Exemption from liability of intermediary in certain cases— (1) Notwithstanding anything contained in any law for the time being in force but subject to the provisions of sub-sections (2) and (3), an intermediary shall not be liable for any third party information, data, or communication link made available or hosted by him.
(2) The provisions of sub-section (1) shall apply if—
(a) the function of the intermediary is limited to providing access to a communication system over which information made available by third parties is transmitted or temporarily stored or hosted; or
(b) the intermediary does not—
(i) initiate the transmission,
(ii) select the receiver of the transmission, and
(iii) select or modify the information contained in the transmission;
(c) the intermediary observes due diligence while discharging his duties under this Act and also observes such other guidelines as the Central Government may prescribe in this behalf.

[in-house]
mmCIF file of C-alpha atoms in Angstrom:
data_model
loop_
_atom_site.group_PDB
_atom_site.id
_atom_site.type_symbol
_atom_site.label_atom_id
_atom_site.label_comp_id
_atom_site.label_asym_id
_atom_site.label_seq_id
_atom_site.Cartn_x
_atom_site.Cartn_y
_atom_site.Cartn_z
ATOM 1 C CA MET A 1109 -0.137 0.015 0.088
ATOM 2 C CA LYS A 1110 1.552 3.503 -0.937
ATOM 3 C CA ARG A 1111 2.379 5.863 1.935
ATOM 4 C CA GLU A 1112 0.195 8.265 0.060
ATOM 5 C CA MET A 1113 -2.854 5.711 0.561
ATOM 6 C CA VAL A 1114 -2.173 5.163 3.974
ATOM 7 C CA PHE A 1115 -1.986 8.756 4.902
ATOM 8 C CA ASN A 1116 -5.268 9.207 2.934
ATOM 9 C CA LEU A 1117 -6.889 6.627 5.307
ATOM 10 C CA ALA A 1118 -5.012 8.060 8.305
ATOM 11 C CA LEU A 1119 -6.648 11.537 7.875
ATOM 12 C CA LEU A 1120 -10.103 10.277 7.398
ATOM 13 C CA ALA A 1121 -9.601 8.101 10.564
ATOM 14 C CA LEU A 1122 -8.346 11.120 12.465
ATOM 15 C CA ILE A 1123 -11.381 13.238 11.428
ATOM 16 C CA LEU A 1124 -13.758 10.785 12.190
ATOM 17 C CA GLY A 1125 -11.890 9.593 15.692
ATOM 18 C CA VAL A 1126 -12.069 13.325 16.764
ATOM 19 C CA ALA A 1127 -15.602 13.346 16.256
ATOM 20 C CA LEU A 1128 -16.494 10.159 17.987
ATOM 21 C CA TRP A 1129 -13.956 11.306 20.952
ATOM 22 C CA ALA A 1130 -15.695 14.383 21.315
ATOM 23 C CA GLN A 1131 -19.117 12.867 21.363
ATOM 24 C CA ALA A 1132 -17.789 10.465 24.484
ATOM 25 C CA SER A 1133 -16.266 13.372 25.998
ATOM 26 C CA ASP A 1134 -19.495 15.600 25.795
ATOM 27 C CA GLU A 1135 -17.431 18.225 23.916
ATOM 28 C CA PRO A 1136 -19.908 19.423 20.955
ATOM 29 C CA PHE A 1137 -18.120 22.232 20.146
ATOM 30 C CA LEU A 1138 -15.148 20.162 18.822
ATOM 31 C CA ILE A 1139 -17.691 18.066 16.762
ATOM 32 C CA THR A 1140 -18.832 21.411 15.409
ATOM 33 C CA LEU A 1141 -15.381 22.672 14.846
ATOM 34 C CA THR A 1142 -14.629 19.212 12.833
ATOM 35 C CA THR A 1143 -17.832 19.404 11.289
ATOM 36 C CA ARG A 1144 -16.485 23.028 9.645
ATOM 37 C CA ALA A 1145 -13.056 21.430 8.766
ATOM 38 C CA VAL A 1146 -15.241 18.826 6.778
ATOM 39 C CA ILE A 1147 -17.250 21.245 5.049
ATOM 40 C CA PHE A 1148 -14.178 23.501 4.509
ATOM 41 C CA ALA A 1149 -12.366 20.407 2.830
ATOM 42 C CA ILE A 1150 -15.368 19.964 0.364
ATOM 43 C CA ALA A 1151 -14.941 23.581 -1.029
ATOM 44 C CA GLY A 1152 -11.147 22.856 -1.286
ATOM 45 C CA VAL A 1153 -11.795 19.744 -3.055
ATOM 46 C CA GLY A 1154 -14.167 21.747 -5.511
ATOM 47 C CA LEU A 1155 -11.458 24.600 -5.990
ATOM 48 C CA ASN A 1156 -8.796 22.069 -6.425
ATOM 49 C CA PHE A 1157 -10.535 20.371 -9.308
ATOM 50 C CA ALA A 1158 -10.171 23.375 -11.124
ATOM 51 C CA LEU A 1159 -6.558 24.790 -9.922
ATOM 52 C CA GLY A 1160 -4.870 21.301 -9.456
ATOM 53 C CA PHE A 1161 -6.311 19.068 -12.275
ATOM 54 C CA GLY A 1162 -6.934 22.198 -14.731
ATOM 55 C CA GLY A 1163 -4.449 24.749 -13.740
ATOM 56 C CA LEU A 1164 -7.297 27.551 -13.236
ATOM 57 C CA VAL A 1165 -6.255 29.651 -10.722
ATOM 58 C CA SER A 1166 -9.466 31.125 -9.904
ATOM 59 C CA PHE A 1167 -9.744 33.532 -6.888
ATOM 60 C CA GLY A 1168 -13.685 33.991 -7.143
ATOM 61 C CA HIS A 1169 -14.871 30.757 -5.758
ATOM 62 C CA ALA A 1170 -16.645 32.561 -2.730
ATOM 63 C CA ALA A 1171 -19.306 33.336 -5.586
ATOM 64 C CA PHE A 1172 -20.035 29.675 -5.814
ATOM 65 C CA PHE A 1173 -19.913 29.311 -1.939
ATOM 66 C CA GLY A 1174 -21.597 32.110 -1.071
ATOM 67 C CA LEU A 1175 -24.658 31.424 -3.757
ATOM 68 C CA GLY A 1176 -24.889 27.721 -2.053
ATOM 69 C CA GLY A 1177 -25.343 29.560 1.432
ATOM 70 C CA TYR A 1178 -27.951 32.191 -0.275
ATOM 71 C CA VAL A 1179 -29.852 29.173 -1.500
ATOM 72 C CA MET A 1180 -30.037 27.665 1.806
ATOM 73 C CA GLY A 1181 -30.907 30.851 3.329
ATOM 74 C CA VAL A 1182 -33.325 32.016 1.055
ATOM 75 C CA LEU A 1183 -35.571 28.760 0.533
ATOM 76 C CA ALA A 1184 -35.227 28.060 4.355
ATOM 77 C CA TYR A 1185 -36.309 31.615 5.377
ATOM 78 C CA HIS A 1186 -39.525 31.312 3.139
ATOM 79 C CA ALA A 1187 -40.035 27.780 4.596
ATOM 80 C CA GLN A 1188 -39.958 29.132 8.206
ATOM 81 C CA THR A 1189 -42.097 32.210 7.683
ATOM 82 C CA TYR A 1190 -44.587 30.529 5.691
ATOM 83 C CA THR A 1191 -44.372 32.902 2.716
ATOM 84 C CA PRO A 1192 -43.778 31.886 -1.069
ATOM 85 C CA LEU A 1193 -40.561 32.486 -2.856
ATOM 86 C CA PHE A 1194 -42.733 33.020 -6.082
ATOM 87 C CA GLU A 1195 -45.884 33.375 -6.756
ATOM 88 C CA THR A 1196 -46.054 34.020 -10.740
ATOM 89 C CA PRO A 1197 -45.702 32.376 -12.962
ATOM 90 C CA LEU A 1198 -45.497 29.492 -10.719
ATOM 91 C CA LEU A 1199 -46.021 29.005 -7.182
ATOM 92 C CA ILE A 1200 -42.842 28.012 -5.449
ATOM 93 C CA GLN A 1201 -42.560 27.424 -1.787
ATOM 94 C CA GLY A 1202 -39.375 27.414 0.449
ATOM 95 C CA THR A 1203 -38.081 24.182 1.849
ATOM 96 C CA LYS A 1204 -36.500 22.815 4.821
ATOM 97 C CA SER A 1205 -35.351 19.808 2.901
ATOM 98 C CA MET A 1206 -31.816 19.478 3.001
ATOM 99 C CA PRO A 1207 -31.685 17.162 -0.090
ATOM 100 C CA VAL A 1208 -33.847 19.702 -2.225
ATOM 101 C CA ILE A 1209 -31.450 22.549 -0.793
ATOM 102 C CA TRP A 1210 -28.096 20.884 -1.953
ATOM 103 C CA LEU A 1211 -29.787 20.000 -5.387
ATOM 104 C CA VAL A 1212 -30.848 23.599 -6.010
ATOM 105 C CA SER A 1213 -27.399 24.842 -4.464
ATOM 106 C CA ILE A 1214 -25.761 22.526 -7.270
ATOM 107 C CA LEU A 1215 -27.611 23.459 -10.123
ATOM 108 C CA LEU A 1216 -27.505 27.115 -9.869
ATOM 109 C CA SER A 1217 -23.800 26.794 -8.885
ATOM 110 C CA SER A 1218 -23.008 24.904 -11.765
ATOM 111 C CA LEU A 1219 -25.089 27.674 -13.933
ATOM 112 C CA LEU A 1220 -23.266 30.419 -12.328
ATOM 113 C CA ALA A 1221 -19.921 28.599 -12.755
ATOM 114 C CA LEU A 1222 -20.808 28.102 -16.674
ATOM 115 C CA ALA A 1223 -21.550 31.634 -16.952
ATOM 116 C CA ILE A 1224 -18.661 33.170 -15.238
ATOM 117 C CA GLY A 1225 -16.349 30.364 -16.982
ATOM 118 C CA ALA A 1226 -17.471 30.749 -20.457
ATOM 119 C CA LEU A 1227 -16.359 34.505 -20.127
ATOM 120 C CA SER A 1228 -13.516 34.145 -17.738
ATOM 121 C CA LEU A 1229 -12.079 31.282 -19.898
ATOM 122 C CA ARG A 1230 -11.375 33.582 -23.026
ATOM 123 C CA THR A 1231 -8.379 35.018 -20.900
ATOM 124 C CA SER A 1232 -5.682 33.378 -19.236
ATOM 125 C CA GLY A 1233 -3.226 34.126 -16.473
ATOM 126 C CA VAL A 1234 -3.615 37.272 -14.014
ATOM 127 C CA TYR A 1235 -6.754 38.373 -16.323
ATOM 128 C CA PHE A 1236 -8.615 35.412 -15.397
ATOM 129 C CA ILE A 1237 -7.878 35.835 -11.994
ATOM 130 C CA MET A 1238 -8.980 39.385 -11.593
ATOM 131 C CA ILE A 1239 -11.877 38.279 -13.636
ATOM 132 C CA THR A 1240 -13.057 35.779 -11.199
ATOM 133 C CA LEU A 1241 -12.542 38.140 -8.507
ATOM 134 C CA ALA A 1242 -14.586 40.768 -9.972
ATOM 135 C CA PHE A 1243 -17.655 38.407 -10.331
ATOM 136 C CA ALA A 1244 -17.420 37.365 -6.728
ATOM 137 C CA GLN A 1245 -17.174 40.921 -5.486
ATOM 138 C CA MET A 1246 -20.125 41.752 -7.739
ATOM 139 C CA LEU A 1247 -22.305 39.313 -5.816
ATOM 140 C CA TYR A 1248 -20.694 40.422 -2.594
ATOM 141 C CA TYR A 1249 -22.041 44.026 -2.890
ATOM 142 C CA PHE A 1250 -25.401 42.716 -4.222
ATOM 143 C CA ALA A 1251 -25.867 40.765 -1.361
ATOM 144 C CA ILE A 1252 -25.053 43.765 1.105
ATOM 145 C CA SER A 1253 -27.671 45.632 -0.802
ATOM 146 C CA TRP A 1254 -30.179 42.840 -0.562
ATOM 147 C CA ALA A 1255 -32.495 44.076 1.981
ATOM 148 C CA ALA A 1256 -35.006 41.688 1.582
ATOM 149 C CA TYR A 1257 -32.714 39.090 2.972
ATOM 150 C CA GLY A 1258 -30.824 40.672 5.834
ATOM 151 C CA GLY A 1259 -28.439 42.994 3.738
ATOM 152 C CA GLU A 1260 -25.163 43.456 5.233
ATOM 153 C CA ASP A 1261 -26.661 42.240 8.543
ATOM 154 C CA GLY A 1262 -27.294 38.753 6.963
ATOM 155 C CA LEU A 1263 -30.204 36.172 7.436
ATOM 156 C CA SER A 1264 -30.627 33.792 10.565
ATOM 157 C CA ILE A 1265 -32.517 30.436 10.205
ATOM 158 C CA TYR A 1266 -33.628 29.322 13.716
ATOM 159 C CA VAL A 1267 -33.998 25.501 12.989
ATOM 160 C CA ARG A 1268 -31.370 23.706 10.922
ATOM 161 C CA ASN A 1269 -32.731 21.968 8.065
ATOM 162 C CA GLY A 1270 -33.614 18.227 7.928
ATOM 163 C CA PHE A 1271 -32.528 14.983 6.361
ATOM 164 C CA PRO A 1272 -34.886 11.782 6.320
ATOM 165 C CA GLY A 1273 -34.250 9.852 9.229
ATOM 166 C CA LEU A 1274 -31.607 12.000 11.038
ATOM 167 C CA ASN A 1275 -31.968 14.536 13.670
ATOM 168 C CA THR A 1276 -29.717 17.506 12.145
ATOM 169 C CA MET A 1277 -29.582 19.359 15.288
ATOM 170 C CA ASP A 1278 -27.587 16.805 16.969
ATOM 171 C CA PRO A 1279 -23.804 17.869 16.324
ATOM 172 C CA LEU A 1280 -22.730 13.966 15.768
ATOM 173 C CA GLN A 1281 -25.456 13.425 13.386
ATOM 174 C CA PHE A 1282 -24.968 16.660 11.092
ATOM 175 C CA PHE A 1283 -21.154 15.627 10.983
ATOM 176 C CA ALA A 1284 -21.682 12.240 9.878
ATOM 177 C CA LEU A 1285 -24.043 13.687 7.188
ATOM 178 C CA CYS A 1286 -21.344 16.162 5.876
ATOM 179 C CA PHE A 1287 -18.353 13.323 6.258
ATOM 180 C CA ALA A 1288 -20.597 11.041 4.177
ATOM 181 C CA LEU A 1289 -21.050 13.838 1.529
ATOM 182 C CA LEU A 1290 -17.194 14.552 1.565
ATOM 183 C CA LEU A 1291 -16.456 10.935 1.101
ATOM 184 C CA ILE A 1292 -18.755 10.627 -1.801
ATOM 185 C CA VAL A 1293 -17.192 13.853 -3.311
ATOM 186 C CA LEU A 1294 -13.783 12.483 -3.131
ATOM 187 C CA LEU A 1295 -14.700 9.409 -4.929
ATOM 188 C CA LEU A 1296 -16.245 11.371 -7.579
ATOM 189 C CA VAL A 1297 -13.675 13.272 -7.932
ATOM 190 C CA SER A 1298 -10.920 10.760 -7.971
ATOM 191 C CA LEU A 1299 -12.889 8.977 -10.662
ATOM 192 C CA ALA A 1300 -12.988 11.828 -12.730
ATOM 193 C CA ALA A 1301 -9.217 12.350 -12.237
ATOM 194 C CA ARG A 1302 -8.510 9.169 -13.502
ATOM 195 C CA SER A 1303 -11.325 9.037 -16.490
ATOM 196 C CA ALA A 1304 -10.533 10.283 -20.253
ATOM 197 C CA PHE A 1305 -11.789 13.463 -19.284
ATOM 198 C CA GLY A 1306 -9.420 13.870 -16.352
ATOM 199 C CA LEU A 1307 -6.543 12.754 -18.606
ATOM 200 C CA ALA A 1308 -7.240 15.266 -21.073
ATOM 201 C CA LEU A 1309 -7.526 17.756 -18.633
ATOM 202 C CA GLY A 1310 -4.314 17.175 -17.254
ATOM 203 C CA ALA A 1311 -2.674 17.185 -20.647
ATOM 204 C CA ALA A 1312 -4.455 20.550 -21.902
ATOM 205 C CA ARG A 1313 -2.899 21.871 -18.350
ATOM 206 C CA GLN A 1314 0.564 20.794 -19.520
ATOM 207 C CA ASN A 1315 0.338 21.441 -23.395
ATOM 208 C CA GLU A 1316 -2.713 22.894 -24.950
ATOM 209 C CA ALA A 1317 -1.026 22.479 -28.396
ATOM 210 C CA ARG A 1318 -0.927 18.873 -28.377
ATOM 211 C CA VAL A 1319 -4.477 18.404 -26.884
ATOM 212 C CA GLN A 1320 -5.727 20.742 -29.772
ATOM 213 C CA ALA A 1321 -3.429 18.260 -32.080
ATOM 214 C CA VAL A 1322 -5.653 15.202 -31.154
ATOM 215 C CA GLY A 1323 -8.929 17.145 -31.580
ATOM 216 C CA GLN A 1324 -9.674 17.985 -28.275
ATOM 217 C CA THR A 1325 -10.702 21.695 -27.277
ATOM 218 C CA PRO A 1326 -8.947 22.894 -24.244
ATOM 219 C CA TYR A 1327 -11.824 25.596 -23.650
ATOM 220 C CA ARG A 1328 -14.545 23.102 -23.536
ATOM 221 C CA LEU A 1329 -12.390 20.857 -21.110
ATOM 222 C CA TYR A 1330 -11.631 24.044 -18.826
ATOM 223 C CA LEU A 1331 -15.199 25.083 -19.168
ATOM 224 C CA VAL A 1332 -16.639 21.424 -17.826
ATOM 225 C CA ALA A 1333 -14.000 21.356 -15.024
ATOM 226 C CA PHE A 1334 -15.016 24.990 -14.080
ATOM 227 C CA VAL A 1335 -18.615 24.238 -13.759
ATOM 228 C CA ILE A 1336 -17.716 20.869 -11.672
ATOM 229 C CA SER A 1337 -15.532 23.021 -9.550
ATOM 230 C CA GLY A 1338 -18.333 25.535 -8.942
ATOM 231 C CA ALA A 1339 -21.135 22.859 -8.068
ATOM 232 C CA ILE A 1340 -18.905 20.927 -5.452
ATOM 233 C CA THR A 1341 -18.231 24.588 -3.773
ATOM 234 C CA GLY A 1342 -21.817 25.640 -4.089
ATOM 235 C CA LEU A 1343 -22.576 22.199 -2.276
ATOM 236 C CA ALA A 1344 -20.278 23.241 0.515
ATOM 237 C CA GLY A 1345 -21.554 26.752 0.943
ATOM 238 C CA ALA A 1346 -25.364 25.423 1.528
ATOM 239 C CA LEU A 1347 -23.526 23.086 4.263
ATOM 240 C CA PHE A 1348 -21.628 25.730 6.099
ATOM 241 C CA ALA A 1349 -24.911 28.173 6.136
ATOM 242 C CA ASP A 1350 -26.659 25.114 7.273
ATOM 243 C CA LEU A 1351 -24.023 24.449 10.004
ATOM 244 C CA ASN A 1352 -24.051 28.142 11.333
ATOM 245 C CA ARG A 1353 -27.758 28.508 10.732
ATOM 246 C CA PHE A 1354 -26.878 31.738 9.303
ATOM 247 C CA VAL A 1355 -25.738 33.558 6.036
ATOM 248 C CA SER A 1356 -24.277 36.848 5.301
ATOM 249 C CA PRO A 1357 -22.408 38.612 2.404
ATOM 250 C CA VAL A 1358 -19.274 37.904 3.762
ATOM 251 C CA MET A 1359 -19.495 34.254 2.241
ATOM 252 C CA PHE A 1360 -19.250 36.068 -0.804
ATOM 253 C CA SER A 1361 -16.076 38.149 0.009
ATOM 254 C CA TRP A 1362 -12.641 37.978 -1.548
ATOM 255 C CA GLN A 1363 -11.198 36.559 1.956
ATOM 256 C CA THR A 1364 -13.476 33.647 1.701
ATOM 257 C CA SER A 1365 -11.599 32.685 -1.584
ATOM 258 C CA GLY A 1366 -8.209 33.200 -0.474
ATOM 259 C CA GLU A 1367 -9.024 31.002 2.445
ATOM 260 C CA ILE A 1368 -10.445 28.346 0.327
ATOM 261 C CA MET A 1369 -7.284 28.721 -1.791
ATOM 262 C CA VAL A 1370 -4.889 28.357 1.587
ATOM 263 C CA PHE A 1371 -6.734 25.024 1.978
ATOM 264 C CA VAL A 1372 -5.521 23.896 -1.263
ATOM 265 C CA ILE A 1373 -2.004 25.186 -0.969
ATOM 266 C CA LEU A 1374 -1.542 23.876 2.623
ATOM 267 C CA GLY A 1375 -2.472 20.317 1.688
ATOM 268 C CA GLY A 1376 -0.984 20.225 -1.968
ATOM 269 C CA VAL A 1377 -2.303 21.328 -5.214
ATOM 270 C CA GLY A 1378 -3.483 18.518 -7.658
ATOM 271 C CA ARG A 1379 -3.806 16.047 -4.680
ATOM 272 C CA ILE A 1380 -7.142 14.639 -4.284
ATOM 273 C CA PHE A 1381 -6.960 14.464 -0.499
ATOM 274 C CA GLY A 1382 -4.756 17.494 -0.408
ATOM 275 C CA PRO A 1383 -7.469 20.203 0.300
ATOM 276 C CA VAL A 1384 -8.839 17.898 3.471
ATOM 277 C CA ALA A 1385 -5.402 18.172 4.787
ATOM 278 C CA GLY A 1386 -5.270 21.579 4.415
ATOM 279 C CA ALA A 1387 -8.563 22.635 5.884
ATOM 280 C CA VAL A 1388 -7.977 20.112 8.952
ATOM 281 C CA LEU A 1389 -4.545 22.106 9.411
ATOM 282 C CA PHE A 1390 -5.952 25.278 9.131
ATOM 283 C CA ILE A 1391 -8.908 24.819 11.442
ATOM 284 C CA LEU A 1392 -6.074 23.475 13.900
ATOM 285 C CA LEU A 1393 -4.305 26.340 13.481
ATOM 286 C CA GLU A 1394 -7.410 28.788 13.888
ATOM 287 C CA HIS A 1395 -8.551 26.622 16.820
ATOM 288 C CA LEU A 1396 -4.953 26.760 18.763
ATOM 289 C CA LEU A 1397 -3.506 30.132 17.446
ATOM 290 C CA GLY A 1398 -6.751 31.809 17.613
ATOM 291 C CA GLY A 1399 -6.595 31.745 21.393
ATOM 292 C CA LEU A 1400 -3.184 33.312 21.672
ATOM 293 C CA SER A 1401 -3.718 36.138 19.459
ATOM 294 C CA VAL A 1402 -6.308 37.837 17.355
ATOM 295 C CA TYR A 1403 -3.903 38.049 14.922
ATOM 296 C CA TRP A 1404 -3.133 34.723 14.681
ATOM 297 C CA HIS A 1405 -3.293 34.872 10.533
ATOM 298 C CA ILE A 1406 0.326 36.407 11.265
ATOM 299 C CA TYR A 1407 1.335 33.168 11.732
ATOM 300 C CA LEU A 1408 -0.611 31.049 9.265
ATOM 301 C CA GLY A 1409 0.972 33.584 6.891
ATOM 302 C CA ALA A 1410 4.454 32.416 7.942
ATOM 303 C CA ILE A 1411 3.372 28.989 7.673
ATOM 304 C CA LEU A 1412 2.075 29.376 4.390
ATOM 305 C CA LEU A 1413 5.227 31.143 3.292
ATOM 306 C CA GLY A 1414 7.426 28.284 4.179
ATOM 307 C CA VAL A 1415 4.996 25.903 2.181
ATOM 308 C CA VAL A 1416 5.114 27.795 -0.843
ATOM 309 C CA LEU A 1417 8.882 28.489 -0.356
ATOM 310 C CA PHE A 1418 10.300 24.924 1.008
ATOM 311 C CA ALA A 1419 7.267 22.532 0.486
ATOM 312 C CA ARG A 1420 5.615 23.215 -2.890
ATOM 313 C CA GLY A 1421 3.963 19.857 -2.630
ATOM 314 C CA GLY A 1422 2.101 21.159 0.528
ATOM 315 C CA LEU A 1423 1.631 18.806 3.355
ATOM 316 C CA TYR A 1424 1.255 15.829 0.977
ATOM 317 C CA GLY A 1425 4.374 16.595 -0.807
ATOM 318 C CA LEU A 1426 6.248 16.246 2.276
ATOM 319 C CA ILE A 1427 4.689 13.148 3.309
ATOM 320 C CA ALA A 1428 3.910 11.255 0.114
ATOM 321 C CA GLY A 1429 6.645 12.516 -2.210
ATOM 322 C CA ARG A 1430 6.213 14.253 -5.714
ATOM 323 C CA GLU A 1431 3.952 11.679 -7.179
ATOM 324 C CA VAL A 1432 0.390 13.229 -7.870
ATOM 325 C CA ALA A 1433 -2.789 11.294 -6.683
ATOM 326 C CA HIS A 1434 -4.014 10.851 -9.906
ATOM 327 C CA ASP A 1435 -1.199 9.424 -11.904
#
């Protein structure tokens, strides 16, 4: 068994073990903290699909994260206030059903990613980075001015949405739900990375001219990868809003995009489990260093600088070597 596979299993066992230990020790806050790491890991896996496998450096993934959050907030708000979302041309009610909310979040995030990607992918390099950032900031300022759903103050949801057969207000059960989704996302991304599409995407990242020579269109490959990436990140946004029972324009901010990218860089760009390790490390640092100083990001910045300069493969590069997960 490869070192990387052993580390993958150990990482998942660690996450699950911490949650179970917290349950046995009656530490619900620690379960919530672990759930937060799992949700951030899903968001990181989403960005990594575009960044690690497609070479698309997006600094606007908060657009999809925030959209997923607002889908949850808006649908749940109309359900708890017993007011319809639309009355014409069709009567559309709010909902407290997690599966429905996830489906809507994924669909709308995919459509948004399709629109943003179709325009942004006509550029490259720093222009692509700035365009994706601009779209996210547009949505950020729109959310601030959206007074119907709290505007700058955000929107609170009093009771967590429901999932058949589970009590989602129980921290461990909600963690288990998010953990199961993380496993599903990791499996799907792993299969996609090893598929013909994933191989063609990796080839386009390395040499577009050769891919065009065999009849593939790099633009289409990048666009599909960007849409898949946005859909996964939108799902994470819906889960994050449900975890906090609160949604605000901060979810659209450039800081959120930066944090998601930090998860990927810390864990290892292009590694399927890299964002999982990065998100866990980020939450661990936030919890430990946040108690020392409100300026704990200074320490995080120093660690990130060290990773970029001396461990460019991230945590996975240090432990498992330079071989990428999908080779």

(3) The provisions of sub-section (1) shall not apply if—
(a) the intermediary has conspired or abetted or aided or induced, whether by threats or promise or otherwise in the commission of the unlawful act;
(b) upon receiving actual knowledge, or on being notified by the appropriate Government or its agency that any information, data or communication link residing in or connected to a computer resource controlled by the intermediary is being used to commit the unlawful act, the intermediary fails to expeditiously remove or disable access to that material on that resource without vitiating the evidence in any manner.
Explanation— For the purposes of this section, the expression “third party information” means any information dealt with by an intermediary in his capacity as an intermediary.

Intermediary is under an obligation to remove unlawful content if it receives actual notice from the affected party of any illegal content being circulated/published through its service.